Personally, I don't find the creationist argument persuasive so very early in my youth I chose to go down science path. Though back then I used to think it was a "reason" based decision, it is now clear to me that it was essentially driven by what I liked more.

Comment: PR work? (Score 1) 195

by scorilo (#35233210) Attached to: How Do Seeders Profit From BitTorrent?

If I was running **AA, I'd hire a PR firm to create the appearance that downloading takes place for profit. Planting such text files, though silly, might achieve just that. Even though it's easier to shut such sites down (but expensive), I stand to profit more from creating the appearance that "pirates" are not so innocent and allowing the sites to continue.
Canadian RIAA has been claiming that Canadian laws are inadequate while dragging its feet before suing IsoHunt: http://www.michaelgeist.ca/content/view/5636/135/

United States

Patriot Act Up For Renewal, Nobody Notices 463

Posted by Soulskill
from the wonder-how-long-we'll-put-up-with-it dept.
Ponca City, We Love You writes "When the Patriot Act was first signed in 2001, it was billed as a temporary measure required because of the extreme circumstances created by the terrorist threat. The fear from its opponents was that executive power, once given, is seldom relinquished. Now the Examiner reports that on January 5th, Rep. Mike Rogers (R-MI) introduced a bill to add yet another year to the soon-to-be-expiring Patriot Act, extending it until February, 2012, with passage likely to happen after little debate or contention. If passed, this would be the second time the Obama administration has punted on campaign promises to roll back excessive surveillance measures allowed under the act. Last year's extension passed under the heading of the Medicare Physician Payment Reform Act. 'Given the very limited number of days Congress has in session before the current deadline, and the fact that the bill's Republican sponsor is only seeking another year, I think it's safe to read this as signaling an agreement across the aisle to put the issue off yet again,' writes Julian Sanchez."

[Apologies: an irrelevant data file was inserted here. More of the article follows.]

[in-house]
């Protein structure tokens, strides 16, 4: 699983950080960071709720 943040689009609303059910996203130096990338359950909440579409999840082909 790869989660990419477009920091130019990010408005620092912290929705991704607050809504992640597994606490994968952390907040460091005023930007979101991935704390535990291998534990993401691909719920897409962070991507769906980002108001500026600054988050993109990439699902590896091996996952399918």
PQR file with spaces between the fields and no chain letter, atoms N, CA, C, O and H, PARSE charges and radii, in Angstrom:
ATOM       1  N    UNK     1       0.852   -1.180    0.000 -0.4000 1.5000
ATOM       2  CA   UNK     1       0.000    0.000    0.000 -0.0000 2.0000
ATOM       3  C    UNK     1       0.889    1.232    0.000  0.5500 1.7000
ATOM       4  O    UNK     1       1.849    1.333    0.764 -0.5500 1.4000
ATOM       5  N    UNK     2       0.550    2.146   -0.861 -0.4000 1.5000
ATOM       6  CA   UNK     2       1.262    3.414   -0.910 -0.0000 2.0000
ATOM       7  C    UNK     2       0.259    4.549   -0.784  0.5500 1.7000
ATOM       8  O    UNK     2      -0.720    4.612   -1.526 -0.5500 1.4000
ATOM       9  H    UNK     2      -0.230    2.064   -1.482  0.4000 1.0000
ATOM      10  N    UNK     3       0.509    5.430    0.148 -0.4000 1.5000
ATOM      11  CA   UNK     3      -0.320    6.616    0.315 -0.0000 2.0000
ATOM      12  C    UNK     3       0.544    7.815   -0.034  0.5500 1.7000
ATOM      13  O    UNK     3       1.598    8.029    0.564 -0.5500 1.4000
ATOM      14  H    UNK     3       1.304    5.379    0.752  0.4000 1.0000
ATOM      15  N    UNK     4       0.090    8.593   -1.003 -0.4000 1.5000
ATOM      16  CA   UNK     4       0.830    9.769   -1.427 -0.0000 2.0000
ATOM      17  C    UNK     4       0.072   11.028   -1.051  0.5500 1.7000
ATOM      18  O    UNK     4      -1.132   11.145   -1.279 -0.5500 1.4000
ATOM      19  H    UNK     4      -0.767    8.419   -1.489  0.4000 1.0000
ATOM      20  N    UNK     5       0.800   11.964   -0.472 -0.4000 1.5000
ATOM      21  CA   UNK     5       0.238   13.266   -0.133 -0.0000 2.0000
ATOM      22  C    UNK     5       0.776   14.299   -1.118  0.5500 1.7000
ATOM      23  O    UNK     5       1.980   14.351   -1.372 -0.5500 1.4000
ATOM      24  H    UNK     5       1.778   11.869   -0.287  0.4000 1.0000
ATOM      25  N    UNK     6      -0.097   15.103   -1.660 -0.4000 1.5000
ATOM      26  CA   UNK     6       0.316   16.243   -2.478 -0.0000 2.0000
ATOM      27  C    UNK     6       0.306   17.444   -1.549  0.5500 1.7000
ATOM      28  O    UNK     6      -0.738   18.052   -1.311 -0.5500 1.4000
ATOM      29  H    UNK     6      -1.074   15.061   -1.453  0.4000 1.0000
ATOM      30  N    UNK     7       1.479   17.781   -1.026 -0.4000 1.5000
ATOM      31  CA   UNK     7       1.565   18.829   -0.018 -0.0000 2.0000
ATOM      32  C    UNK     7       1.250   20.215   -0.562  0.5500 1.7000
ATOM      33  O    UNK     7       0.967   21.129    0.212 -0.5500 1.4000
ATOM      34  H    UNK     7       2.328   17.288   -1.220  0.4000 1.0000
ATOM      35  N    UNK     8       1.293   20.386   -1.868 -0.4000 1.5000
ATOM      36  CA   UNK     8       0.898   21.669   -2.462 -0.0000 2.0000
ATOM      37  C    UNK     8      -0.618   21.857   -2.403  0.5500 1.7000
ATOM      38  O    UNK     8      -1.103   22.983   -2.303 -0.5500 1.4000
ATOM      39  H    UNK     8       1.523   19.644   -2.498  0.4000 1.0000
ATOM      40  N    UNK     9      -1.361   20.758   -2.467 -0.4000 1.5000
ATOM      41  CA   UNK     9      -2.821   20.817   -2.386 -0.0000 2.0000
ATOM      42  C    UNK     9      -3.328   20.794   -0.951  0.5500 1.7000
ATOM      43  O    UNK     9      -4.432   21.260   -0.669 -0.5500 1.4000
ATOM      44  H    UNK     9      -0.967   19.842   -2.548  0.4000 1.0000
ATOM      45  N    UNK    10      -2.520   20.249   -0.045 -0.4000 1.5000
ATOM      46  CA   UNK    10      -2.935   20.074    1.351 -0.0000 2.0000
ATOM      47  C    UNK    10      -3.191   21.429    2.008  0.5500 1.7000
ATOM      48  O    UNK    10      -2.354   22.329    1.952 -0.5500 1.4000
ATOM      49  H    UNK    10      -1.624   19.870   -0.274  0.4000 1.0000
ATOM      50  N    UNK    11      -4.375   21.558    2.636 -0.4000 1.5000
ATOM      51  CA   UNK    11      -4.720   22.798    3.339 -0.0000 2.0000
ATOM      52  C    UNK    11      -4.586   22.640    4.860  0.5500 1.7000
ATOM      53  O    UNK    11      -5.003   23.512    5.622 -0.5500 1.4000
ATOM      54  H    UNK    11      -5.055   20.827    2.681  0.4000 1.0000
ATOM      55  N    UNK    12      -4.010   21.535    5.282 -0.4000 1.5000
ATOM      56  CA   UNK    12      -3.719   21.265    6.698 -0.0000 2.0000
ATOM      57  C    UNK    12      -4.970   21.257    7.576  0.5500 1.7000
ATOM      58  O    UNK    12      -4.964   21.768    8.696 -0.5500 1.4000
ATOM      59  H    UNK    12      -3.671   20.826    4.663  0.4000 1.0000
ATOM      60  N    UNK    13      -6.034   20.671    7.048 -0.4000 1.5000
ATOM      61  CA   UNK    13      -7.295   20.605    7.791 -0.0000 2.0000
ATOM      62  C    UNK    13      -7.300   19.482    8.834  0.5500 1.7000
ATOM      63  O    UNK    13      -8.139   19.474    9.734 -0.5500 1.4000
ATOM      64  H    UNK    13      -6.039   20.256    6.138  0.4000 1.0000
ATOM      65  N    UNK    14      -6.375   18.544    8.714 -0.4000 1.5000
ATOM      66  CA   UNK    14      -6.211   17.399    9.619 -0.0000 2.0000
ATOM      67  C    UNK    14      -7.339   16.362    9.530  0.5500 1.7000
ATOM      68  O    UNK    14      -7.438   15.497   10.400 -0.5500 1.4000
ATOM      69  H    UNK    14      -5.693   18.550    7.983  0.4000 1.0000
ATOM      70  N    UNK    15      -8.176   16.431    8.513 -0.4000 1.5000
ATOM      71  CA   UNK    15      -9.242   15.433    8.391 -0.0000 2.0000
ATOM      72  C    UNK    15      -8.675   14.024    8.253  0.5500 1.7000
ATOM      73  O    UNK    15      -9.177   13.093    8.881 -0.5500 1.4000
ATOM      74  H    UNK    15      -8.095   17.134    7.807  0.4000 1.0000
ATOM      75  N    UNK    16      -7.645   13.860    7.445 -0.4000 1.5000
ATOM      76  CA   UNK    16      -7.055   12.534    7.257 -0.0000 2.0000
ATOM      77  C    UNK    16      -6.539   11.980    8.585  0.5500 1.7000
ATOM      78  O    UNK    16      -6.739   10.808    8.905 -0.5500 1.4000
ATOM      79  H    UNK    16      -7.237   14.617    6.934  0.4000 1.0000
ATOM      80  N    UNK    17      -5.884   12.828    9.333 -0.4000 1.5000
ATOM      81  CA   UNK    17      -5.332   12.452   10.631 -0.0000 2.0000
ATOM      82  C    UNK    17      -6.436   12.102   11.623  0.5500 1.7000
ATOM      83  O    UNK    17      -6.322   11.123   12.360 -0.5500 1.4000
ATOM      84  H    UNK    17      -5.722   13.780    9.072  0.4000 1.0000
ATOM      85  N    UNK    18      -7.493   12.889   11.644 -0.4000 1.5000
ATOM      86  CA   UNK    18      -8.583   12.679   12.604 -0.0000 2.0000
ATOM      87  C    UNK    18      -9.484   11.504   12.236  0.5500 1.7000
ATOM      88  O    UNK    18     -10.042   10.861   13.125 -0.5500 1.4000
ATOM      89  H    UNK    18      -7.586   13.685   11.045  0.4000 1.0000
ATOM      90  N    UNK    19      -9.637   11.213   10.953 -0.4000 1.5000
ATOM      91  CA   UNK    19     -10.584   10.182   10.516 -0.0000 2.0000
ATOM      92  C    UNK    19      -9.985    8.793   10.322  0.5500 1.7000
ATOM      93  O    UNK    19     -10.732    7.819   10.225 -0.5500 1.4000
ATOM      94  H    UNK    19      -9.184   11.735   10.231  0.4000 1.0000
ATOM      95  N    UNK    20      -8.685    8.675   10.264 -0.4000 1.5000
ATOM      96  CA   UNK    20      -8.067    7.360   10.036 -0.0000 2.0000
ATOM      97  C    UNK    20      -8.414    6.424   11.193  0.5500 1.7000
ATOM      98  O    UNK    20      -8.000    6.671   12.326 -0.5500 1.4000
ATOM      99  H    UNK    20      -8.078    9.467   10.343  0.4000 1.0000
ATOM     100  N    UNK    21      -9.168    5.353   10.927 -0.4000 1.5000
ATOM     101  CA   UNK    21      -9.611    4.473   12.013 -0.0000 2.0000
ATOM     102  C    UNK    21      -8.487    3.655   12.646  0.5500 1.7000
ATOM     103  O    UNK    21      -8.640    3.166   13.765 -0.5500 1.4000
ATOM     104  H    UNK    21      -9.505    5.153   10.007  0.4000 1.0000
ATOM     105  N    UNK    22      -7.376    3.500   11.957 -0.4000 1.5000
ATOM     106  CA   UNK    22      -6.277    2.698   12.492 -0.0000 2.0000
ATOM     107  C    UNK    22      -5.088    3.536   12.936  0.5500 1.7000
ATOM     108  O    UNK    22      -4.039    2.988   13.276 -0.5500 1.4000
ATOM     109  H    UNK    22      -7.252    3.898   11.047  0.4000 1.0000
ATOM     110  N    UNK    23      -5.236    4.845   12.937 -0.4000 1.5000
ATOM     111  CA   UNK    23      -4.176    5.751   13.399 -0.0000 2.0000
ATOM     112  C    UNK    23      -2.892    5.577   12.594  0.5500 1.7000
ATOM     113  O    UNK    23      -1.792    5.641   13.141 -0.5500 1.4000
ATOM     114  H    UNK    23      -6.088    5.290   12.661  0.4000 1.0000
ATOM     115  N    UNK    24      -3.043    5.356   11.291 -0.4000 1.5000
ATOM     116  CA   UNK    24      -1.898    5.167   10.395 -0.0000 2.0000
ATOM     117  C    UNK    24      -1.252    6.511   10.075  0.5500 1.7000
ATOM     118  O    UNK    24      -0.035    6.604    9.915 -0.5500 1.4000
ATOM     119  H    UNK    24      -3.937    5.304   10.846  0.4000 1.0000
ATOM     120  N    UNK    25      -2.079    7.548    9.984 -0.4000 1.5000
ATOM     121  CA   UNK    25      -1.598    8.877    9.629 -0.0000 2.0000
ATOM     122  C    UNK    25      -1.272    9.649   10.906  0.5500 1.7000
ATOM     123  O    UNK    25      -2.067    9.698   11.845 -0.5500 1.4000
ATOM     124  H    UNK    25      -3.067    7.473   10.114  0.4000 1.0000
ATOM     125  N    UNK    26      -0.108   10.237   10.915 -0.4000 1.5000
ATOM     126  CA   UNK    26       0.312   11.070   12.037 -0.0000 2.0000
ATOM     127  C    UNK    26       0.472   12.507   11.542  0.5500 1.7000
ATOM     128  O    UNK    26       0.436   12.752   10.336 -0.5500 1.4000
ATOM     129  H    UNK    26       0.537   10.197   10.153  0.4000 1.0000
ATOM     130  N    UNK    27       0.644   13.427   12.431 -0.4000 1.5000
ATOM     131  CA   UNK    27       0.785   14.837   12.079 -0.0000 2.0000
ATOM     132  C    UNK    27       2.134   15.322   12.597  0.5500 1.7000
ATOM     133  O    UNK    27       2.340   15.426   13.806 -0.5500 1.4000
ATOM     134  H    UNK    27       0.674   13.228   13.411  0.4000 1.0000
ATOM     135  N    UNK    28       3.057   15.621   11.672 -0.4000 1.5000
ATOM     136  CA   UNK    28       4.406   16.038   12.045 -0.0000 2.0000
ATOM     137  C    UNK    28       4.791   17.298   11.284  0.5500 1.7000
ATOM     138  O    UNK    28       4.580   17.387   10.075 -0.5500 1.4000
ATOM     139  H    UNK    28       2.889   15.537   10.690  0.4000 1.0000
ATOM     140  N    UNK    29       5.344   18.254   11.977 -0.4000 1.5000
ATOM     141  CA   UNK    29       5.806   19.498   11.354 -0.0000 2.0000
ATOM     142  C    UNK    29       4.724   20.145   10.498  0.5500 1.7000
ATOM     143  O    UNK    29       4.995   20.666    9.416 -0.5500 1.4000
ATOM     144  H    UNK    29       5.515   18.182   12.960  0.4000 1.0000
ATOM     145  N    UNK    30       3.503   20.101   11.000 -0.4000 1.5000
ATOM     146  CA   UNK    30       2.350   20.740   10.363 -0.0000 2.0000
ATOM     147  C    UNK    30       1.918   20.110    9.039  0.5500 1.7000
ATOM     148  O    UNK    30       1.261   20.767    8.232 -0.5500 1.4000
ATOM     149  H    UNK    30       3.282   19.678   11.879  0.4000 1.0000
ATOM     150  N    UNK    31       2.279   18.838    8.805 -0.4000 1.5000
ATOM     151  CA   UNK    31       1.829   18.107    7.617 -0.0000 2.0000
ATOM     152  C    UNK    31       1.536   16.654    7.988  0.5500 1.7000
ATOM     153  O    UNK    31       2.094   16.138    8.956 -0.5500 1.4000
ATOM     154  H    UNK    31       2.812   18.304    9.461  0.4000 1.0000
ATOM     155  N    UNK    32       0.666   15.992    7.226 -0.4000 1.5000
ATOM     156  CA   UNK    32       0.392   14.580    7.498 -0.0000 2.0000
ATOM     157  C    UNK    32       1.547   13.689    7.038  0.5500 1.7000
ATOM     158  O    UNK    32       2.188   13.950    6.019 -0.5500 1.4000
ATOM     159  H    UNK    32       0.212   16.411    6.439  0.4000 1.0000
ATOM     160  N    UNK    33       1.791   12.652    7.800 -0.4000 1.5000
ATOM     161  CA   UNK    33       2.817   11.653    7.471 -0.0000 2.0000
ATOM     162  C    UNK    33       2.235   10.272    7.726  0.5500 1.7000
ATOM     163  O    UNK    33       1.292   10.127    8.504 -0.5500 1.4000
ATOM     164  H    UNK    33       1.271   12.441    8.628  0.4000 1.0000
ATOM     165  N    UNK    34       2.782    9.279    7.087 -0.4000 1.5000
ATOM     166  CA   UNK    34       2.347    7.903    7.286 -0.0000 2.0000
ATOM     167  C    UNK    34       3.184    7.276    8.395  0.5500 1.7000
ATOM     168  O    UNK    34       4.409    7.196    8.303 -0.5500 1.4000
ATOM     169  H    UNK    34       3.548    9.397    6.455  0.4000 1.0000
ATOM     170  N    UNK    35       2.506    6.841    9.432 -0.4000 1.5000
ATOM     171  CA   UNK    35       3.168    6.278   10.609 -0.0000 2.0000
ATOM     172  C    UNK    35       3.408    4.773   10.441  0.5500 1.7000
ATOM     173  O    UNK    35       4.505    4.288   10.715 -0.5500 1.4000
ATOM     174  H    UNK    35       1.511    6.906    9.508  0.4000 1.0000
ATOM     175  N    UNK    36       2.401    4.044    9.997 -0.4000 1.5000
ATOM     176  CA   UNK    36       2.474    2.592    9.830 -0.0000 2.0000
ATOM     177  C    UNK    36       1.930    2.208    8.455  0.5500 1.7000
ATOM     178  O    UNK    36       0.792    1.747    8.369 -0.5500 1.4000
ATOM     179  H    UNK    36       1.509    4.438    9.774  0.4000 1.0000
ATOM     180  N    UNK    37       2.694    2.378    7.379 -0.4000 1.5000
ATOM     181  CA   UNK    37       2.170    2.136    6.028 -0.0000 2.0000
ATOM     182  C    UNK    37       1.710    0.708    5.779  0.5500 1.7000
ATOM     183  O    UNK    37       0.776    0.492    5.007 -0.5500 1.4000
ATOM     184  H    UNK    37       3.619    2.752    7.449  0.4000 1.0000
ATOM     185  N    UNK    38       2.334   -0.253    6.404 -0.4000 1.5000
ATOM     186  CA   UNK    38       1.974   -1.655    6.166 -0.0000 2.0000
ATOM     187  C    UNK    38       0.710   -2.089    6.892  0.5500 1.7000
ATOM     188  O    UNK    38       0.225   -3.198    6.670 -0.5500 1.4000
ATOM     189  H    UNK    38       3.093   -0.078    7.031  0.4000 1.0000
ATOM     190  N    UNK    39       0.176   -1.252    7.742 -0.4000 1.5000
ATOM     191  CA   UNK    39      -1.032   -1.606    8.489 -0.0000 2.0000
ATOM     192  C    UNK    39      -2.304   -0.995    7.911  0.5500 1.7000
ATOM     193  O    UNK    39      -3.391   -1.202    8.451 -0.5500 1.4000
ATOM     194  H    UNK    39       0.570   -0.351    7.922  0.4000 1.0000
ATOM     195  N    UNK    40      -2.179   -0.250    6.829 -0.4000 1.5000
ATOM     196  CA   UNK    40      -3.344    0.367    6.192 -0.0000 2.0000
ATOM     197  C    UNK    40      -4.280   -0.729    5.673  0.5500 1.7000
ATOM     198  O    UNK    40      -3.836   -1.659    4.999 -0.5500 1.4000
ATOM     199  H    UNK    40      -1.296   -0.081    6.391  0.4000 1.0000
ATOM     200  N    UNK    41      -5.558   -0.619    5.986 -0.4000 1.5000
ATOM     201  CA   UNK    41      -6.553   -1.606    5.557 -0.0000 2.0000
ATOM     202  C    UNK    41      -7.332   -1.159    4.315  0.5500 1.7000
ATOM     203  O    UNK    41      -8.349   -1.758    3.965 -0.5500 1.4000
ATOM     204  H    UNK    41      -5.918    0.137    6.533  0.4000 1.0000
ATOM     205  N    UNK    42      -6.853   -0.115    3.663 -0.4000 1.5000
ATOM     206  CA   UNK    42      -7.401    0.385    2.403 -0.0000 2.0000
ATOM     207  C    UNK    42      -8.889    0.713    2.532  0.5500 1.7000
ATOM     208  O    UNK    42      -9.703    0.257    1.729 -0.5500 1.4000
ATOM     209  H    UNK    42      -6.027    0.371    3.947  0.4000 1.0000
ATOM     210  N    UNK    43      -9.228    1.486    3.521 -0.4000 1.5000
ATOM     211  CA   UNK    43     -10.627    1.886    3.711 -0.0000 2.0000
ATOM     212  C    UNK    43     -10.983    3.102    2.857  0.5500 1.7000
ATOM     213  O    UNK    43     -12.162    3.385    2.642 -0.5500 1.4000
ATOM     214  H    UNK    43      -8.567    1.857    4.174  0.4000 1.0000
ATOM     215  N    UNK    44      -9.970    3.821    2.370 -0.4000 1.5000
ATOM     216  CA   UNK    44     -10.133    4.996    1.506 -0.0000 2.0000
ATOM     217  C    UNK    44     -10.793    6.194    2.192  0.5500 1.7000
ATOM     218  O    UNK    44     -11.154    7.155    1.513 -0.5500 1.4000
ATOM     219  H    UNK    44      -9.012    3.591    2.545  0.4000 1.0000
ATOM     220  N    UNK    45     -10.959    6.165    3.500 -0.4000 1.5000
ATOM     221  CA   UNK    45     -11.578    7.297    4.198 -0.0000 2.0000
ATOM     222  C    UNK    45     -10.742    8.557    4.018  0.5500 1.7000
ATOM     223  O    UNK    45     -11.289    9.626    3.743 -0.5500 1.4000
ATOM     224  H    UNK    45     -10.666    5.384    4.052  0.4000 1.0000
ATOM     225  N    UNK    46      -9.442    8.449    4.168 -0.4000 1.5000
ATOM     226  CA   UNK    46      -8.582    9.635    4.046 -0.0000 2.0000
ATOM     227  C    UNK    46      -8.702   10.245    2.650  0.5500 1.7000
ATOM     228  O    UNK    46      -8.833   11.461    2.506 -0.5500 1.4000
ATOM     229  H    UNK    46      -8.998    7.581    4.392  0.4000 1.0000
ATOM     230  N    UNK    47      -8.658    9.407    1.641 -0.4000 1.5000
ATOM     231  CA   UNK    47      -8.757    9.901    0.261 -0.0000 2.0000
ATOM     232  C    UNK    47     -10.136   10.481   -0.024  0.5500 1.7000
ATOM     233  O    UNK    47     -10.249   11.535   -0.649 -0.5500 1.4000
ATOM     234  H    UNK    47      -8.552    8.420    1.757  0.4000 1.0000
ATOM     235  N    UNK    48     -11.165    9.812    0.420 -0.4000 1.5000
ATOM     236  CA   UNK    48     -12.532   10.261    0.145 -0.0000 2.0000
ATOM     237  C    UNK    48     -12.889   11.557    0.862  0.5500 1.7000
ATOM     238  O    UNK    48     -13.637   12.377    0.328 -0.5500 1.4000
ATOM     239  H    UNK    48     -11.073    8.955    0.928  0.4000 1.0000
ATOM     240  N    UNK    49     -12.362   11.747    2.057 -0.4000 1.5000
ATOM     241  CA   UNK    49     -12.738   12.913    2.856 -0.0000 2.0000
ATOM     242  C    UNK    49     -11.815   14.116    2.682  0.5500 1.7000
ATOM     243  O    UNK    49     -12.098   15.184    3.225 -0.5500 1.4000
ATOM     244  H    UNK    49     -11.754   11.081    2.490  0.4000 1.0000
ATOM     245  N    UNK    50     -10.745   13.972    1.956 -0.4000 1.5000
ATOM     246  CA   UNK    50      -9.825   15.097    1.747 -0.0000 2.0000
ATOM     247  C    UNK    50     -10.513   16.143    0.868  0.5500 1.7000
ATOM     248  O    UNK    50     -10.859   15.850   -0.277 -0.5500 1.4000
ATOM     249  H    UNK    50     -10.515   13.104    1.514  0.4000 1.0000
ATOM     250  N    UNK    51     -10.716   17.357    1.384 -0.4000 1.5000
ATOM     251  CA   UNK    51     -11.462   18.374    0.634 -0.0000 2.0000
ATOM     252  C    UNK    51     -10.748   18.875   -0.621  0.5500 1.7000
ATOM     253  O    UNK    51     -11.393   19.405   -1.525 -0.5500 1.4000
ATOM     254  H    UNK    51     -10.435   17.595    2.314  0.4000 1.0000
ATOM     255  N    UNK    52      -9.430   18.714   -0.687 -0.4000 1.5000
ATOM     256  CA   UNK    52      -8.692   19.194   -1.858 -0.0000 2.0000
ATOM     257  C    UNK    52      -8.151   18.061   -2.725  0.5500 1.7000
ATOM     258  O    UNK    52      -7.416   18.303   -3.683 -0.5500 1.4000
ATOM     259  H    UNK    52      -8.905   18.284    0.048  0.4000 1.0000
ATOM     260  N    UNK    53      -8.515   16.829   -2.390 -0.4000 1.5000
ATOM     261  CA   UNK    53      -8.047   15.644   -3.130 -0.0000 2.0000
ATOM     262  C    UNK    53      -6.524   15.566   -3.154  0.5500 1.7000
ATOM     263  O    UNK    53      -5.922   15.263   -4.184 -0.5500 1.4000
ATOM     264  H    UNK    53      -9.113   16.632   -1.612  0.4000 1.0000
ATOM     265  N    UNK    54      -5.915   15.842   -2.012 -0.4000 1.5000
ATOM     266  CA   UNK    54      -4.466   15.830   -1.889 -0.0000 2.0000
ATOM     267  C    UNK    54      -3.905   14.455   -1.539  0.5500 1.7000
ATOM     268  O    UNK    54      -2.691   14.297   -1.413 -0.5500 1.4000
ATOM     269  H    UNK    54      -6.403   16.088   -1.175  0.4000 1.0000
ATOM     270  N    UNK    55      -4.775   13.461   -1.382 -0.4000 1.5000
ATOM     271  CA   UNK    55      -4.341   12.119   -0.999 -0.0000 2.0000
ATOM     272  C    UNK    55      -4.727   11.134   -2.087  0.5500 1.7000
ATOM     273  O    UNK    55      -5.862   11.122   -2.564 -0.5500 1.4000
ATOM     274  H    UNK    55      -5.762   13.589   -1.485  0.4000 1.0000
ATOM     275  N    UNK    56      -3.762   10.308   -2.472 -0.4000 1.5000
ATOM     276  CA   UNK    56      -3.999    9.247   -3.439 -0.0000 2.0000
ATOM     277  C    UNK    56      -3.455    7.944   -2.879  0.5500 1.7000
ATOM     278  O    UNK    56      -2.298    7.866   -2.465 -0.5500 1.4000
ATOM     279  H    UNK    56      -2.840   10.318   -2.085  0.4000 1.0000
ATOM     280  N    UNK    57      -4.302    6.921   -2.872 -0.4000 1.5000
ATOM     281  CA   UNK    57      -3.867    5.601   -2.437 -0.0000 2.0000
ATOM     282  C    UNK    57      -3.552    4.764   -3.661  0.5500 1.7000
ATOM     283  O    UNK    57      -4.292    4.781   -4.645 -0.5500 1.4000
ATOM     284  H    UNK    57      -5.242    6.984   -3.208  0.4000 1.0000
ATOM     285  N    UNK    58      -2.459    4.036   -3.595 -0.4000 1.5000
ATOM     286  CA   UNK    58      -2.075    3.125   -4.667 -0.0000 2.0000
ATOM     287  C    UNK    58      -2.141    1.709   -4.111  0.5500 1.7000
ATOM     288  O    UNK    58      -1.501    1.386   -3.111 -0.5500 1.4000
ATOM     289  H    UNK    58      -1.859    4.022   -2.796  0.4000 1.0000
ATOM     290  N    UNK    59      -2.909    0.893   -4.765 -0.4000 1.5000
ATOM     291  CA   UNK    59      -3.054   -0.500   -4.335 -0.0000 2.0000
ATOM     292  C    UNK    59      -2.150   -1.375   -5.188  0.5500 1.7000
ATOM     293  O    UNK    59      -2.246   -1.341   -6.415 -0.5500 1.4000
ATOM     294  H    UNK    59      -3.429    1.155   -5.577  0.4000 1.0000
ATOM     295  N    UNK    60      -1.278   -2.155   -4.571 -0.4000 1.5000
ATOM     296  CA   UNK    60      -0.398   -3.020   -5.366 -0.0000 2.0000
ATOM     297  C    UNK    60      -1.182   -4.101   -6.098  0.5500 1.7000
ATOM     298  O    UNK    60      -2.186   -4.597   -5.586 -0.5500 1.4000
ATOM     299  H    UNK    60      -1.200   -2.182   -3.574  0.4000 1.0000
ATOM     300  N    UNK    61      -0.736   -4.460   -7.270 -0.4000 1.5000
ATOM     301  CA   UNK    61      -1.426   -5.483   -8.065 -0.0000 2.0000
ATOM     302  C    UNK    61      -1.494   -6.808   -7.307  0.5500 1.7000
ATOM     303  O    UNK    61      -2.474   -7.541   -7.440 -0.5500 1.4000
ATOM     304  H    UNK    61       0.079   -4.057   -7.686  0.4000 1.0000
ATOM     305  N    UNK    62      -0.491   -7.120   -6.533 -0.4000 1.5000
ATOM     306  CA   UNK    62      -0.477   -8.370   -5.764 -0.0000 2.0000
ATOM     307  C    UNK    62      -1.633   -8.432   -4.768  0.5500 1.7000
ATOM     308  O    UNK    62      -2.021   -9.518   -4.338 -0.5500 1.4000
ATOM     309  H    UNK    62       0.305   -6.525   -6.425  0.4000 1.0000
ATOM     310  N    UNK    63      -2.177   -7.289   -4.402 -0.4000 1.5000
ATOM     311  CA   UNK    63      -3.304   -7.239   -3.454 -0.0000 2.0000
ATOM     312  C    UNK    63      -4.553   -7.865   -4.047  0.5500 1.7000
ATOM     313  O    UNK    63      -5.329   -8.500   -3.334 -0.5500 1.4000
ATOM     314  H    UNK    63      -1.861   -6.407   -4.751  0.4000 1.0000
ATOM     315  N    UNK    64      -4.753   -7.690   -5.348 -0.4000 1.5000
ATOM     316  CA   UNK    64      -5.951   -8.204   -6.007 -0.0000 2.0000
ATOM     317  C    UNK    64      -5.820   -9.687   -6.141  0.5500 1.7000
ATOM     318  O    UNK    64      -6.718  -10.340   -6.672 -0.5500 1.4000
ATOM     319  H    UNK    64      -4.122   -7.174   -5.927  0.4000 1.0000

Facebook

Cook's Magazine Claims Web Is Public Domain 565

Posted by timothy
from the gotta-break-a-few-eggs dept.